Deep Learning Optimizes Data-Driven Representation of Soil Organic Carbon in Earth System Model Over the Conterminous United States

Feng Tao, Zhenghu Zhou, Yuanyuan Huang, Qianyu Li, Xingjie Lu, Shuang Ma, Xiaomeng Huang, Yishuang Liang, Gustaf Hugelius, Lifen Jiang, Russell Doughty, Zhehao Ren, Yiqi Luo

Research output: Contribution to journalArticlepeer-review

24 Scopus citations


Soil organic carbon (SOC) is a key component of the global carbon cycle, yet it is not well-represented in Earth system models to accurately predict global carbon dynamics in response to climate change. This novel study integrated deep learning, data assimilation, 25,444 vertical soil profiles, and the Community Land Model version 5 (CLM5) to optimize the model representation of SOC over the conterminous United States. We firstly constrained parameters in CLM5 using observations of vertical profiles of SOC in both a batch mode (using all individual soil layers in one batch) and at individual sites (site-by-site). The estimated parameter values from the site-by-site data assimilation were then either randomly sampled (random-sampling) to generate continentally homogeneous (constant) parameter values or maximally preserved for their spatially heterogeneous distributions (varying parameter values to match the spatial patterns from the site-by-site data assimilation) so as to optimize spatial representation of SOC in CLM5 through a deep learning technique (neural networking) over the conterminous United States. Comparing modeled spatial distributions of SOC by CLM5 to observations yielded increasing predictive accuracy from default CLM5 settings (R2 = 0.32) to randomly sampled (0.36), one-batch estimated (0.43), and deep learning optimized (0.62) parameter values. While CLM5 with parameter values derived from random-sampling and one-batch methods substantially corrected the overestimated SOC storage by that with default model parameters, there were still considerable geographical biases. CLM5 with the spatially heterogeneous parameter values optimized from the neural networking method had the least estimation error and less geographical biases across the conterminous United States. Our study indicated that deep learning in combination with data assimilation can significantly improve the representation of SOC by complex land biogeochemical models.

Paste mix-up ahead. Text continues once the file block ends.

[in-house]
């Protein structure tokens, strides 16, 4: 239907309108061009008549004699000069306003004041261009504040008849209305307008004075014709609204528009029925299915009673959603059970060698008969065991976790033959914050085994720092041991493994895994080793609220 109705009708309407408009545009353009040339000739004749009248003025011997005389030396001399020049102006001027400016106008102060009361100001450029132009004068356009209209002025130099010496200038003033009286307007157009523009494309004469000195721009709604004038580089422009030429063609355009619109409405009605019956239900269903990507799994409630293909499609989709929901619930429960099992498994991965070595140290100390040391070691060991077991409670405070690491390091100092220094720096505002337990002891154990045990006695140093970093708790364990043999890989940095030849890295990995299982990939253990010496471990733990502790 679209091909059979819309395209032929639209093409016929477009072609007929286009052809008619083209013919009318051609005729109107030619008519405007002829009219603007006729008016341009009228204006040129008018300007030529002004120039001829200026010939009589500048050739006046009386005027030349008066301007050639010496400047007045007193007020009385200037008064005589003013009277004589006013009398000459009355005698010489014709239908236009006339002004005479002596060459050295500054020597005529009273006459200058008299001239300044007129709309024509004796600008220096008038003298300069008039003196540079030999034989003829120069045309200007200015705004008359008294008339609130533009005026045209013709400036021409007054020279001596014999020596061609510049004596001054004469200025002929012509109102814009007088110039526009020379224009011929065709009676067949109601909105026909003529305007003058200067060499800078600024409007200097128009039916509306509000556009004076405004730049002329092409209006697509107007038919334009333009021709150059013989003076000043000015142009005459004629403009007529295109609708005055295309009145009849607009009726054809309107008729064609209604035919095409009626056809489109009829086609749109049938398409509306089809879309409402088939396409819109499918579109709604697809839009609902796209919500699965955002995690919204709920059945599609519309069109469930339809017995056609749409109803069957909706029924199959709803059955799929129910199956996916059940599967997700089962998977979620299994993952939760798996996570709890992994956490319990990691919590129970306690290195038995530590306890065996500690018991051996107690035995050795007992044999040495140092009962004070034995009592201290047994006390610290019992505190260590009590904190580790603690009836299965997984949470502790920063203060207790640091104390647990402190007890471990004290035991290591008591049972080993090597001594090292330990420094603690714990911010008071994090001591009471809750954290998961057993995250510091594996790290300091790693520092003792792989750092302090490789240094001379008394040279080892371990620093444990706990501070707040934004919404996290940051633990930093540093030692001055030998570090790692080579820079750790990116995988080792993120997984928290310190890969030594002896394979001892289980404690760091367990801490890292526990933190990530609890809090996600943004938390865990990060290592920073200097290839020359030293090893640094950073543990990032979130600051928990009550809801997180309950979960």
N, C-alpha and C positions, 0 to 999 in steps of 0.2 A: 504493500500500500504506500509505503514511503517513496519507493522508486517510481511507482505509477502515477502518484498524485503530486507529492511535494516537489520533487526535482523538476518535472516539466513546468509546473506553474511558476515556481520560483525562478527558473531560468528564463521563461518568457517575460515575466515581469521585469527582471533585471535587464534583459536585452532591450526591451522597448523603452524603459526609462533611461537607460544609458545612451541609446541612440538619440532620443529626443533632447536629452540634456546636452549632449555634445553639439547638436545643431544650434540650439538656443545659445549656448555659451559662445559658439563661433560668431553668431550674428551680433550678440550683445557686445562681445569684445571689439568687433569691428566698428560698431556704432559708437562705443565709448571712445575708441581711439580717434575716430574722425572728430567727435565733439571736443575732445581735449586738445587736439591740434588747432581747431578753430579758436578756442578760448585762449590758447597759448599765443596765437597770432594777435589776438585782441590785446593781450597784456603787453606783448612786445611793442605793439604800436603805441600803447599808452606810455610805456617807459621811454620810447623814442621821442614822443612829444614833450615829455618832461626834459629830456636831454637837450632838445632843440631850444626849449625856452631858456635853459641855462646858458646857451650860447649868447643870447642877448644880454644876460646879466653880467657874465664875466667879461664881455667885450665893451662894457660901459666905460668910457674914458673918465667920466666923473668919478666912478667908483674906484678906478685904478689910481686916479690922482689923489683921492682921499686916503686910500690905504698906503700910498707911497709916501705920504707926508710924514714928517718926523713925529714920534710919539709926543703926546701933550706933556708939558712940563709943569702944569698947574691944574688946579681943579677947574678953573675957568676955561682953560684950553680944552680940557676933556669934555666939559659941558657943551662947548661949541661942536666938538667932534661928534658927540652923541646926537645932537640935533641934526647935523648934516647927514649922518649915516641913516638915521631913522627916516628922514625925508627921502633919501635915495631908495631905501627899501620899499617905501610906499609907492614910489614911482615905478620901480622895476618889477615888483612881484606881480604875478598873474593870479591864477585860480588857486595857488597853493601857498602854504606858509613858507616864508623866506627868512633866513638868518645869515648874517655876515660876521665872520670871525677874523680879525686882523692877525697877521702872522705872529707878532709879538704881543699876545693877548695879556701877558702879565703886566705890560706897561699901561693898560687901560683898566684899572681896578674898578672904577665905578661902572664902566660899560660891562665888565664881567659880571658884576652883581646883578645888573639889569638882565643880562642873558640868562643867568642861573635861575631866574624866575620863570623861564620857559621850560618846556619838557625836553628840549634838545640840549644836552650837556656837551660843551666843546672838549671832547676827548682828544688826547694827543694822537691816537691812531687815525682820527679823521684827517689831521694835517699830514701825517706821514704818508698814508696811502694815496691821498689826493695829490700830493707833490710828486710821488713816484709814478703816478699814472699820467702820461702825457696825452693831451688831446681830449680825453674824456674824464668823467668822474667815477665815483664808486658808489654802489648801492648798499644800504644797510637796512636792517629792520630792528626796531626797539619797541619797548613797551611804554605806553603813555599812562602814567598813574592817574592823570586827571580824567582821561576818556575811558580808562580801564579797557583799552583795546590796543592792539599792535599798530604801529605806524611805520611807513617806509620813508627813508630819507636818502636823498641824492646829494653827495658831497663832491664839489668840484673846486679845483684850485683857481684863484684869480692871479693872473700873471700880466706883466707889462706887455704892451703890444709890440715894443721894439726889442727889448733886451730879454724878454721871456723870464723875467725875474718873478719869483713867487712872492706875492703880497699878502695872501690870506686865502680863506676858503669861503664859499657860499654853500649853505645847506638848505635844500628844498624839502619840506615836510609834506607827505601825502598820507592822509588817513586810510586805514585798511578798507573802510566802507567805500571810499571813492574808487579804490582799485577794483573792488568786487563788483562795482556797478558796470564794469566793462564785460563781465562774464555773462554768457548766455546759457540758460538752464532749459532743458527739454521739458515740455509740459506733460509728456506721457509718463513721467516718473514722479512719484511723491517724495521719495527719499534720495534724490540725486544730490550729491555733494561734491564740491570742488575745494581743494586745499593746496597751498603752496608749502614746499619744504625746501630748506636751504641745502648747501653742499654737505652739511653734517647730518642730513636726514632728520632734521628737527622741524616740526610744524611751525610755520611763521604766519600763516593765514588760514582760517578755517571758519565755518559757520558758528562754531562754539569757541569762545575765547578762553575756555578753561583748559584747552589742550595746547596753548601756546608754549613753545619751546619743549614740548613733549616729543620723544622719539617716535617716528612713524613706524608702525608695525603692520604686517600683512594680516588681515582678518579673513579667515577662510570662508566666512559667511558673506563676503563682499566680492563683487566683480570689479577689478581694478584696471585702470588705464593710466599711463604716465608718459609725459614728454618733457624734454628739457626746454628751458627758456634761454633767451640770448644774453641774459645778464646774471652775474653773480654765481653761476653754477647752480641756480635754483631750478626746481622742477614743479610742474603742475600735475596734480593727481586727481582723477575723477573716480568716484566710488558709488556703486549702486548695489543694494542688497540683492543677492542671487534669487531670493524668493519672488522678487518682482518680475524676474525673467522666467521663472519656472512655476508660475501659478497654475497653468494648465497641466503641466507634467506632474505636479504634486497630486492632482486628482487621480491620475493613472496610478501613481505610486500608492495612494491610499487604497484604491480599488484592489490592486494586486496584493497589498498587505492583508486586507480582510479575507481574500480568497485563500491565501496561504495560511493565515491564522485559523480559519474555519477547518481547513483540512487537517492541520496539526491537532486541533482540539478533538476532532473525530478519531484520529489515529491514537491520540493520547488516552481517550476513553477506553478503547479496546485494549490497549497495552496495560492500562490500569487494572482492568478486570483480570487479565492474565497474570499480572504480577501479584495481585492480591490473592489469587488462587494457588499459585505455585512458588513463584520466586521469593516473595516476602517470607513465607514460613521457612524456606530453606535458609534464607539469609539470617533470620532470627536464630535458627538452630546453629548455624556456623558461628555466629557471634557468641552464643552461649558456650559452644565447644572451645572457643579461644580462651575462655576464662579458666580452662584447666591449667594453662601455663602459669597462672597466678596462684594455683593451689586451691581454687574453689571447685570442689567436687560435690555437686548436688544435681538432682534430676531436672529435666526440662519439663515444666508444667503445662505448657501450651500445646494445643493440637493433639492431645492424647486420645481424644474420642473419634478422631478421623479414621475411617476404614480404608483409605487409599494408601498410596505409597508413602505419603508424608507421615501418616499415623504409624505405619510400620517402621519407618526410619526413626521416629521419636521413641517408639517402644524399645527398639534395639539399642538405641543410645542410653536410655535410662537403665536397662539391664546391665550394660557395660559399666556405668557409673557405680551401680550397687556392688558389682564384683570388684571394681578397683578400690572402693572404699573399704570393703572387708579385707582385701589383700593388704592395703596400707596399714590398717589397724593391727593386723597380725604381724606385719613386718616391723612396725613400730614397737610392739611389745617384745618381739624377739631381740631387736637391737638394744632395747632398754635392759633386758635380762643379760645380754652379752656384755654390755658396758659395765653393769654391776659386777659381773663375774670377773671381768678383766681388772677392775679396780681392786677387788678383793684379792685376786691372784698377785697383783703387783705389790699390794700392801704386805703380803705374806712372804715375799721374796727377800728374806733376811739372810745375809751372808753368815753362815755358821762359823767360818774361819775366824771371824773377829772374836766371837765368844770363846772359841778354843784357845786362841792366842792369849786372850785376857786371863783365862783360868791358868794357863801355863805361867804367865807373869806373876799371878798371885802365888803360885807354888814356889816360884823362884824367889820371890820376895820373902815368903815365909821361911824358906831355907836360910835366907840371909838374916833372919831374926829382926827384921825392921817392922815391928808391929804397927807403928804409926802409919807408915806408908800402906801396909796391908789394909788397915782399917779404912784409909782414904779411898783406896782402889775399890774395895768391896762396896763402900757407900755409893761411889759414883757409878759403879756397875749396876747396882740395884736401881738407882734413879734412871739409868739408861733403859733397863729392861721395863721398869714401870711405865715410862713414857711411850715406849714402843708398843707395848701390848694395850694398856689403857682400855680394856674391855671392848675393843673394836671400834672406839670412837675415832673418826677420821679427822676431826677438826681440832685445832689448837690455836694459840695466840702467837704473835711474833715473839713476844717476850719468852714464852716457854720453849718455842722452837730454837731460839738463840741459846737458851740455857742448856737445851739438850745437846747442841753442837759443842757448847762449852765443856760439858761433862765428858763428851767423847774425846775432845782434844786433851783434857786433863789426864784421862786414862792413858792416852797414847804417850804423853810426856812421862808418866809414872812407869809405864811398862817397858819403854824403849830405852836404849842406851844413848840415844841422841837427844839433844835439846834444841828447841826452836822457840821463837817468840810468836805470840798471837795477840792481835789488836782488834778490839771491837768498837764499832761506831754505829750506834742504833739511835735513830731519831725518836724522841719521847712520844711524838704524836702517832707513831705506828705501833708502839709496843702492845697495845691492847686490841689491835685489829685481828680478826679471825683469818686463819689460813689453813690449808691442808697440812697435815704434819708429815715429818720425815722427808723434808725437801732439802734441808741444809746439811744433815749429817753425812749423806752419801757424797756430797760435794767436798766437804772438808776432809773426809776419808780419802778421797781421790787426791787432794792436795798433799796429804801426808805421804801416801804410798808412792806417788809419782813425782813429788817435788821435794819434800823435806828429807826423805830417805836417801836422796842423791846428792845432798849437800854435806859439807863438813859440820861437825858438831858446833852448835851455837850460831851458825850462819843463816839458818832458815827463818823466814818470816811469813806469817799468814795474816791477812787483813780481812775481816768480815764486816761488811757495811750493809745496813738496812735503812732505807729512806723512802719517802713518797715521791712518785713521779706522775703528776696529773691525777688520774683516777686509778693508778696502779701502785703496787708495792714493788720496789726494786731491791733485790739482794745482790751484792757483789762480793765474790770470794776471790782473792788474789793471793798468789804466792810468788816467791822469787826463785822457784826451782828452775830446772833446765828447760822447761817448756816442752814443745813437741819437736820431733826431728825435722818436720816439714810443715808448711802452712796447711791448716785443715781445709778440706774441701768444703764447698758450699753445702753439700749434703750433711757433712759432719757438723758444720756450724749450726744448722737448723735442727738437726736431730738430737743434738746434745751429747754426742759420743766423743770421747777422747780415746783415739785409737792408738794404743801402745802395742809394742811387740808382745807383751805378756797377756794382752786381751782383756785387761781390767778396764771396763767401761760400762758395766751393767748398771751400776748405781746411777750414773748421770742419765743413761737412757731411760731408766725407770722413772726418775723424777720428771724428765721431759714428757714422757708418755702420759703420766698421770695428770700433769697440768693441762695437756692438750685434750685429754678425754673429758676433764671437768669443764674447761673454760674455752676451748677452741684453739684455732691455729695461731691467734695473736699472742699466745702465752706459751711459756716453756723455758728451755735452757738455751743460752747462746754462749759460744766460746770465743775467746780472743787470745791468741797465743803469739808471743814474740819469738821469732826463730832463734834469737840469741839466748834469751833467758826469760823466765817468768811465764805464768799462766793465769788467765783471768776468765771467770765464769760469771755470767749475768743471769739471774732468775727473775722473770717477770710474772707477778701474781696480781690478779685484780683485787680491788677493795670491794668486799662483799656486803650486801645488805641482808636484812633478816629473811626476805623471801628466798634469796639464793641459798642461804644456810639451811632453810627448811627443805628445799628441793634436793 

Original languageEnglish (US)
Article number17
JournalFrontiers in Big Data
StatePublished - Jun 3 2020


  • Community Land Model version 5 (CLM5)
  • Earth system model
  • data assimilation
  • deep learning
  • soil carbon dynamics
  • soil organic carbon representation

ASJC Scopus subject areas

  • Artificial Intelligence
  • Computer Science (miscellaneous)
  • Information Systems


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